Laidlaw Scholars Annual Conference 2023 (Dublin)

Nearly 29 hours in the air covering a 20795km round trip brought me to Ireland to attend the Annual Conference at Trinity College Dublin. I am glad to attend this fruitful and intellectual-engaging three-day conference in person that allowed me to reunite with some and meet other talented scholars!
Laidlaw Scholars Annual Conference 2023 (Dublin)
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The Laidlaw Scholars Annual Conference 2023 was undoubtedly another highlight in the first year of my Laidlaw journey. I was fortunate to be one of two HKU Laidlaw Scholars attending the annual conference on-site at the European side, i.e. at Trinity College Dublin in Ireland. Another fellow HKU scholar headed for the North America side (University of Toronto, UofT) and we managed to grab a picture before boarding our respective flights on the night of 18th.

Together at Hong Kong Airport with Zahra (BSc III) who is going to UofT and Ernest (MBBS II) who is also headed for TCD

Day 1 - 20th October 2023 (Friday)

Fast forward to the actual conference that started Friday evening (I was not able to do much sightseeing in the daytime, partly due to having to remotely join another hackathon that was happening parallely in Hong Kong and partly due to the heavy precipitation in Dublin), we had a great welcoming session at Trinity Business School and after a brief dinner and mingling time with other scholars, the majority headed to a join nearby pub quiz that's hosted by the Trinity Laidlaw Scholars. Although struggling to answer quite a few of the questions, particularly those about lyrics in songs that I seldom listen to and Trinity College's history, it was a great experience (my first time doing a pub quiz, or even going into a pub at all) and I had great time chatting with some other scholars from UCL and learnt more about their own research or LiA projects.

Day 2 - 21st October 2023 (Saturday)

The second day was packed with thought-provoking speeches and sharing. In the morning, we heard from TCD academics and leadership Provost Prof. Linda Doyle and Associate Vice-Provost (Equality, Diversity & Inclusion) Prof. Lorraine Leeson about the need to converse with diverse communities (In hindsight, I realised I have never listened to a speech from my very own HKU's President/Vice-Chancellor in my two years of studies so far). We then splitted up to have some breakout discussions with other scholars, and my group shared honest views on the recent conflicts in the middle east, in particularly in Gaza. Partly due to receiving relatively less attention compared to the west, the discussion on such issues are rare back in Hong Kong. It is great that I get the opportunity to learn how different institutions (that the scholars in my group came from,) in e.g. the US, Switzerland and the UK approaches international relations and conflicts in general. As a global health and development major, socio-political crises may not be the sole topic of the studies (as undeniably health and related developmental issues is a core focus) but defintiely worth the attention given the world as an increasingly connected arena of different stakeholders. I appreciate the candid conversations and fruitful exchange of ideas throughout that short one-hour session.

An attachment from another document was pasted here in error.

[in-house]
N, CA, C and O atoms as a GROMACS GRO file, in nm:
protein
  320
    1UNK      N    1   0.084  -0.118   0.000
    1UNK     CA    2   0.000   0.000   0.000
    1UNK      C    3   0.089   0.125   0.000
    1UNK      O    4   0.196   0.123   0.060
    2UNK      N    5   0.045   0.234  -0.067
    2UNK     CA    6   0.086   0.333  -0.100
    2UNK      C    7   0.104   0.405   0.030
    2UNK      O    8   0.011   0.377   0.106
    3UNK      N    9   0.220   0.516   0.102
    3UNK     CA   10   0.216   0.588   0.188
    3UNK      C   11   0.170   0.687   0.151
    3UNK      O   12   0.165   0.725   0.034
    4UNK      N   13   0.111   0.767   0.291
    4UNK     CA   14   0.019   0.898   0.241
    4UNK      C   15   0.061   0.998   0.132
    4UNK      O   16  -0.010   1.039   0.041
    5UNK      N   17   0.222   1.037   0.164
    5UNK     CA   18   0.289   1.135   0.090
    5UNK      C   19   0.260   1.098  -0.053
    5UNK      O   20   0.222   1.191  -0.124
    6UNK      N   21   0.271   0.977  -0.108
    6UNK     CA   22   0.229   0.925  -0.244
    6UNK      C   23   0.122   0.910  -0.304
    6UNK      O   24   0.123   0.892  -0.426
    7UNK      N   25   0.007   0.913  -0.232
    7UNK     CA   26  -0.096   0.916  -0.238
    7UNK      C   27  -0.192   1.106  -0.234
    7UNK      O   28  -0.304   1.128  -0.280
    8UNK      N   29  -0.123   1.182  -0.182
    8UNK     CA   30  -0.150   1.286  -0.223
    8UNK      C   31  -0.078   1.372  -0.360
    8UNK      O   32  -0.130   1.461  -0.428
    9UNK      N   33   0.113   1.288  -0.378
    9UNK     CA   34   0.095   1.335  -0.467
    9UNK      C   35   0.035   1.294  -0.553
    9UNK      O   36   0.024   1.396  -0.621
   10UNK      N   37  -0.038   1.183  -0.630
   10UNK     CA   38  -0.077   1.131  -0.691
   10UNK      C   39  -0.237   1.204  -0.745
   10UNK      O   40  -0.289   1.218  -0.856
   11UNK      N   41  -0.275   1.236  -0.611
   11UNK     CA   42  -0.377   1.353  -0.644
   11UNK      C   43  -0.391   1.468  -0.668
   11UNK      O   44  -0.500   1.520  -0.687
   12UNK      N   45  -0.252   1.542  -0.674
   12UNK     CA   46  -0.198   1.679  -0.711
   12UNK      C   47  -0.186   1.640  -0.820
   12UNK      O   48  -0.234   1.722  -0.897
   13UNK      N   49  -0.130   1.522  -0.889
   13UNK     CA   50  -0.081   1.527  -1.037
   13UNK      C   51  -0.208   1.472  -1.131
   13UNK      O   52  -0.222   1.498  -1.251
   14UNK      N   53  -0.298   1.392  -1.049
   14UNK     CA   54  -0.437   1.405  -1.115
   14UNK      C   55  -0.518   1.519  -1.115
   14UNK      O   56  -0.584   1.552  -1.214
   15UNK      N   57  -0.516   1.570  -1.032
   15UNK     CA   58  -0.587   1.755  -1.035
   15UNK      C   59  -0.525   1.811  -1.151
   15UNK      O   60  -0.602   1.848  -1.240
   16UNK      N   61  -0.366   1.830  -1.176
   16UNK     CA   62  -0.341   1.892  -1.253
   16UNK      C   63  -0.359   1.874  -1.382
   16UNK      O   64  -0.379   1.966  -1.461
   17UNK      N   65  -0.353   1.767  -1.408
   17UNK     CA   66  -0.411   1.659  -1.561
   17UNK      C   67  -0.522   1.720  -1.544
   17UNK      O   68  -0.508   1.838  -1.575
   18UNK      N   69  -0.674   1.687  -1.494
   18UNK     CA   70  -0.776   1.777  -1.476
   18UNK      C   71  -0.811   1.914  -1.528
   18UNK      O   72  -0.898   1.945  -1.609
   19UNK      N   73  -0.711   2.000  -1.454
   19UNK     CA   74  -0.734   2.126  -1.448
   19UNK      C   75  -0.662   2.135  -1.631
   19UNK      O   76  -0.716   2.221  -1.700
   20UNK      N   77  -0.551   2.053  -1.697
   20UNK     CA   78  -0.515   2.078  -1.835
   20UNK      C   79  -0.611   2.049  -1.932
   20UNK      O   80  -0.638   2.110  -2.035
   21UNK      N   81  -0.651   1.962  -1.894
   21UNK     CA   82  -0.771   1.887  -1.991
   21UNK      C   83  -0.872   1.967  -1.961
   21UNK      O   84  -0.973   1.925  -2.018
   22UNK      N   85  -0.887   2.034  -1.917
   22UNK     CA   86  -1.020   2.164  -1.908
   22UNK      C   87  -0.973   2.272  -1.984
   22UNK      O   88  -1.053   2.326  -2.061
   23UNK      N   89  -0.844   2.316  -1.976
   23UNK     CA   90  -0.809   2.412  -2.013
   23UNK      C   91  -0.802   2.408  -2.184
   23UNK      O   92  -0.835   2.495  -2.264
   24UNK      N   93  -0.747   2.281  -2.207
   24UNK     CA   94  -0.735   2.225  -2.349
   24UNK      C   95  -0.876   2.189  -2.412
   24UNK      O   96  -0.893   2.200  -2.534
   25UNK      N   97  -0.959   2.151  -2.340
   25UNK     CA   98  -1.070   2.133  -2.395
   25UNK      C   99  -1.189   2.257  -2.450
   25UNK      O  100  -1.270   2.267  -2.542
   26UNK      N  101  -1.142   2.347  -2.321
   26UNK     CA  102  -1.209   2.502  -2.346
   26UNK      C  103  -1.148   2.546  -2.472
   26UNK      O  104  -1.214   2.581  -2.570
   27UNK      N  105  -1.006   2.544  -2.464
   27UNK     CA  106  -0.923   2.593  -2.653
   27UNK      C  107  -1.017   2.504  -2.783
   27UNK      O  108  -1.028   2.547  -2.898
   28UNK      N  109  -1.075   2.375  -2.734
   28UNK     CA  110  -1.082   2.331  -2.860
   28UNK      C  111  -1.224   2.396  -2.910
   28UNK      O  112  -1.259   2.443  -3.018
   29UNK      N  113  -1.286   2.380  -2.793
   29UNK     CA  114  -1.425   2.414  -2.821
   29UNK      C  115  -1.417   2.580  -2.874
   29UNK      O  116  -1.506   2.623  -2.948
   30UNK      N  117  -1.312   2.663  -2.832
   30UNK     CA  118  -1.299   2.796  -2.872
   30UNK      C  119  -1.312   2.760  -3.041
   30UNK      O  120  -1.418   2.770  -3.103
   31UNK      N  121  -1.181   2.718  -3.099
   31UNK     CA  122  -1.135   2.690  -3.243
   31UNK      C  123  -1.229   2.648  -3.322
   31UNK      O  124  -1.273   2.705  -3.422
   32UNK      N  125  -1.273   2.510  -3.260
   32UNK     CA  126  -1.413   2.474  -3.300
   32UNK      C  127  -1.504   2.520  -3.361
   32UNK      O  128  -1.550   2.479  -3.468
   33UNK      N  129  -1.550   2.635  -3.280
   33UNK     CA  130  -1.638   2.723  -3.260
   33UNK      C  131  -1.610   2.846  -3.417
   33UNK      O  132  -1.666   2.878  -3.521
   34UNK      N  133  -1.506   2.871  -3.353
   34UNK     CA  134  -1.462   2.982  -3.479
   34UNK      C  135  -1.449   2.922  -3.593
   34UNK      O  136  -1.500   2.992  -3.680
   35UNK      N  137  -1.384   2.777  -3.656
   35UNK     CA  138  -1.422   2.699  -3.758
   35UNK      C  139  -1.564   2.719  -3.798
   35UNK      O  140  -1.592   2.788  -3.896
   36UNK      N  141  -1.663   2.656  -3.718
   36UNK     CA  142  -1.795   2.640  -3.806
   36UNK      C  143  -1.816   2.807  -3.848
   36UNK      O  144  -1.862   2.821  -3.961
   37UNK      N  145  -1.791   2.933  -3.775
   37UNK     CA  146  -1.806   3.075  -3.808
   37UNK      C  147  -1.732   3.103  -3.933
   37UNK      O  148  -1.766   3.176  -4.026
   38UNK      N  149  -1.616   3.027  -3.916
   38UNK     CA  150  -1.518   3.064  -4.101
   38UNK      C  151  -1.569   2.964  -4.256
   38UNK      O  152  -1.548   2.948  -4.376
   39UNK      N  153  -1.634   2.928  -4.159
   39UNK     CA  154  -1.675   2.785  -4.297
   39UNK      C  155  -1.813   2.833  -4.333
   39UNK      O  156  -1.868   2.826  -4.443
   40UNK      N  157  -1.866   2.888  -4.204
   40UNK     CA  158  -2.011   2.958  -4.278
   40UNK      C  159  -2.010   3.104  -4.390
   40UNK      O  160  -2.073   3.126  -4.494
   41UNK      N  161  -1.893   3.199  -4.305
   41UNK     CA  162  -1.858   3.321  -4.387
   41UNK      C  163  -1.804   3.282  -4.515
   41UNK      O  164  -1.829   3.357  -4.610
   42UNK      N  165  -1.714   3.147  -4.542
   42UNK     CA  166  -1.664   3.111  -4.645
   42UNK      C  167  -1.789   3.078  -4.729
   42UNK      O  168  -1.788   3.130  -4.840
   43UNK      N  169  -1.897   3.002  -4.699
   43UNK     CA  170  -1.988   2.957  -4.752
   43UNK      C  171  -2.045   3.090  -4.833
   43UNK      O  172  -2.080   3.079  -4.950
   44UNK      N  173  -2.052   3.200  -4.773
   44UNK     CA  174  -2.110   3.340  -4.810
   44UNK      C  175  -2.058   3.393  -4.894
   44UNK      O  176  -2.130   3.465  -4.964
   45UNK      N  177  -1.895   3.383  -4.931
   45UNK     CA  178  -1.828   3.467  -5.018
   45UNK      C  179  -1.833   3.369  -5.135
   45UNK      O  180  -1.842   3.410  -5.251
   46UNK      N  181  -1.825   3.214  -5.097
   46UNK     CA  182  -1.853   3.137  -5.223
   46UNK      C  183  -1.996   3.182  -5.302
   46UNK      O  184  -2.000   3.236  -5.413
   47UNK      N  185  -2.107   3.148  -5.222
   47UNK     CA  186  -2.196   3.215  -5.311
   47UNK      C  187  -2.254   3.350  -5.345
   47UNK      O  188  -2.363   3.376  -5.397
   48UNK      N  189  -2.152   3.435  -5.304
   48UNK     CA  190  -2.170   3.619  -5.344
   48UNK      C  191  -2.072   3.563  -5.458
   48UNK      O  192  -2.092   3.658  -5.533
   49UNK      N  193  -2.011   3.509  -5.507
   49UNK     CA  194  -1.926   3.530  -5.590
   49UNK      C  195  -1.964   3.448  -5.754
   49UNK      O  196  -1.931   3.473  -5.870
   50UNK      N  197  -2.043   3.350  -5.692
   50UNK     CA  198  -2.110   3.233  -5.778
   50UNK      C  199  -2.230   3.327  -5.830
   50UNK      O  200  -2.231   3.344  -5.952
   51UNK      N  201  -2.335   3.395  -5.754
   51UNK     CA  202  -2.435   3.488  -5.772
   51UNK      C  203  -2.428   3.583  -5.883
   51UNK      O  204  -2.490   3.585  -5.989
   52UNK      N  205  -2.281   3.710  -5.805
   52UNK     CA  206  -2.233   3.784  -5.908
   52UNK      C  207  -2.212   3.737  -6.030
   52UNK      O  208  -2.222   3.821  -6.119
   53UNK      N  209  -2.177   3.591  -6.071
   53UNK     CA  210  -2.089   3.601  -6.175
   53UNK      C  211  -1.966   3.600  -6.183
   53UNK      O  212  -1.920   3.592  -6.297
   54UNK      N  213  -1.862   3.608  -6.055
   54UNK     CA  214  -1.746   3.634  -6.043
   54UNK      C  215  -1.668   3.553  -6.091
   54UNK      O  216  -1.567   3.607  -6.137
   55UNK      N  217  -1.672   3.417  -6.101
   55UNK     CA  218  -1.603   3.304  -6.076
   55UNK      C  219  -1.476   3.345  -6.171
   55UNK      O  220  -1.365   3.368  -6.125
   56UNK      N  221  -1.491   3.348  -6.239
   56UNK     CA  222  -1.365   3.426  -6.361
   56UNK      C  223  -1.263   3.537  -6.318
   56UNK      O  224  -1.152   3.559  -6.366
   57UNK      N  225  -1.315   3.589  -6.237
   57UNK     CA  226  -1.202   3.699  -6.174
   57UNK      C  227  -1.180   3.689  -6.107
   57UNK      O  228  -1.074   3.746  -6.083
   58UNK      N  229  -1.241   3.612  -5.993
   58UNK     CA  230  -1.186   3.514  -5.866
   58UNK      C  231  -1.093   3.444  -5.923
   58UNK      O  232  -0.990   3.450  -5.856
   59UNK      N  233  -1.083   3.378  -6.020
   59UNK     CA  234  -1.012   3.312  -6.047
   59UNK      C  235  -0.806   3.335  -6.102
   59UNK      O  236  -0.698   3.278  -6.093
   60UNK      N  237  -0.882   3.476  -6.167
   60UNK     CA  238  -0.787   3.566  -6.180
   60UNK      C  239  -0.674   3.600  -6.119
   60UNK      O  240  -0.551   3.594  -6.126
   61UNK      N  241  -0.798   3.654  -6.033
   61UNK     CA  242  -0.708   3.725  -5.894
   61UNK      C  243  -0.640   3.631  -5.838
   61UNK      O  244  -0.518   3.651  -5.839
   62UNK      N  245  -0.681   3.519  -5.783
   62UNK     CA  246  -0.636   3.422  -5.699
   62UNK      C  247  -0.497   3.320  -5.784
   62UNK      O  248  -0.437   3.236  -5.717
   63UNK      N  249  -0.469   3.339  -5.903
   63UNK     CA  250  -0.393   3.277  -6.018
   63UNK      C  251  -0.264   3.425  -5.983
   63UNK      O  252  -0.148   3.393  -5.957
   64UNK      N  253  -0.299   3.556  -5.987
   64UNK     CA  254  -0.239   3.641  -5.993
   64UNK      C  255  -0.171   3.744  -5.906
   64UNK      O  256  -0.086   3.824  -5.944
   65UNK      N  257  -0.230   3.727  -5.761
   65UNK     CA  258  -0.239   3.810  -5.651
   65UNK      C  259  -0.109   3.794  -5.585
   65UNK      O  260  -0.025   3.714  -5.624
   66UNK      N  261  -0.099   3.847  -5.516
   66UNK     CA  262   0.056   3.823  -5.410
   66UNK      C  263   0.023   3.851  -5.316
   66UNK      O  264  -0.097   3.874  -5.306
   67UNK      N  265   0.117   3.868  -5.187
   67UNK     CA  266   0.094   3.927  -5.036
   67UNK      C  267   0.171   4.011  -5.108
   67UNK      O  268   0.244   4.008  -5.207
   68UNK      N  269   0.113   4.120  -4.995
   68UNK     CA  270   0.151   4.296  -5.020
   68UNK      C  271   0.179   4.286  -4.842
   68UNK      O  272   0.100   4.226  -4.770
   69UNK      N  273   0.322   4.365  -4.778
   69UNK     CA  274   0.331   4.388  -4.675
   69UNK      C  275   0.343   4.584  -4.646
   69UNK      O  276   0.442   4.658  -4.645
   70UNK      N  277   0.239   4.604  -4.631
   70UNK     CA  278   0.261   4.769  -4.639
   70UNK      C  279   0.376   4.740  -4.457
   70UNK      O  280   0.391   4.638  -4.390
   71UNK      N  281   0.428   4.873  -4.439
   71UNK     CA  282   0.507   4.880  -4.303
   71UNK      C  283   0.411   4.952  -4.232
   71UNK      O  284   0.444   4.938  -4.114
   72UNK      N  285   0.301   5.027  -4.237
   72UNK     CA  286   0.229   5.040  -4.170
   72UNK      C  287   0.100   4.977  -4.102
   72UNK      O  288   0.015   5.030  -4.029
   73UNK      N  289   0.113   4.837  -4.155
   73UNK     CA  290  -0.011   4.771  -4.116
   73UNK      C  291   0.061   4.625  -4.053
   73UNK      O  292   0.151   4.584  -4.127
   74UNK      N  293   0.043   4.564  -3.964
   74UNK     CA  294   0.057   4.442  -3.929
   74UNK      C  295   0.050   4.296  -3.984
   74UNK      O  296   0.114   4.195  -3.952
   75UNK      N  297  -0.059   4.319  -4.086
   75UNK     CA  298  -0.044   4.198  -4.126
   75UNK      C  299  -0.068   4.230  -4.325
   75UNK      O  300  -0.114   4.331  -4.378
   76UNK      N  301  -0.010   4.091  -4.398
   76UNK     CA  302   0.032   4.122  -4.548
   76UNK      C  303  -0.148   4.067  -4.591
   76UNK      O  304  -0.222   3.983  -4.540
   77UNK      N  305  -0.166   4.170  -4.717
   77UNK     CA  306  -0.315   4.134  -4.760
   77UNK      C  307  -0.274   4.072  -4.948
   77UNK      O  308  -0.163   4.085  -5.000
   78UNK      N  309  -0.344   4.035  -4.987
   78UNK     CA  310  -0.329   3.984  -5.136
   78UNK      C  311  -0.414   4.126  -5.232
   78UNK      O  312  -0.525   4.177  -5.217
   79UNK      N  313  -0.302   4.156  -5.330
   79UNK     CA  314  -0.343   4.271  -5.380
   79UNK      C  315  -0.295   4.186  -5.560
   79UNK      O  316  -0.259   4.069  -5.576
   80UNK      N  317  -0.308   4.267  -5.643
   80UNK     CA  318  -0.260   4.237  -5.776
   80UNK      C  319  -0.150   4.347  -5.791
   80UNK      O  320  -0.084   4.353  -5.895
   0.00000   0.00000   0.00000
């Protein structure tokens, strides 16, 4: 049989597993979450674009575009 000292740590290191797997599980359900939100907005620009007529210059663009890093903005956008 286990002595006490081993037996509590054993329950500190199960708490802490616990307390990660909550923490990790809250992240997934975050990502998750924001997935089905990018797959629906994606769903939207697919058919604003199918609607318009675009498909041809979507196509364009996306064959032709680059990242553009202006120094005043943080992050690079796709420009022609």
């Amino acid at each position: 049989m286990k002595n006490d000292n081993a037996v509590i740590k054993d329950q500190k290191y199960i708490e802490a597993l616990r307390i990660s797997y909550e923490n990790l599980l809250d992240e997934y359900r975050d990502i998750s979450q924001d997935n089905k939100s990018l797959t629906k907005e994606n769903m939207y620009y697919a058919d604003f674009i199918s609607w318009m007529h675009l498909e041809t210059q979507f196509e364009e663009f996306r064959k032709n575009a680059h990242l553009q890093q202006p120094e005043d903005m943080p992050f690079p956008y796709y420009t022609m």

With my poster about the research project, which is a pilot study on menstrual cycle phase and biomechanics in female footballers.

In the afternoon, we had a poster session about summer research and Leadership in Action (LiA) projects. I was glad to receive lots of interest from scholars around the world on my research about menstrual cycle phases and female footballers' biomechanics. Even though the full pilot study has not yet ended (ongoing work is underway at the ISEH and UCL), the validated implementation of novel AI-based algorithmic dynamics measurement tools were nice to share about. Feel free to have a closer look at my poster and research essay (aka "attachment report") – both of them are available on the Laidlaw Scholars network. It was definitely also a great platform for us scholars to hear more about emerging fields of research, and appreciate the hard work we all put in during the past summer break. After lunch, we connected via Zoom with the Toronto side and heard from the three minute thesis competition entries. All these sharings were well structured and gave us similarly a great overview of what they are doing for research and LiA. The latter particularly helped here as I have to self-initiate a LiA project in the next summer and their inspirations are much needed.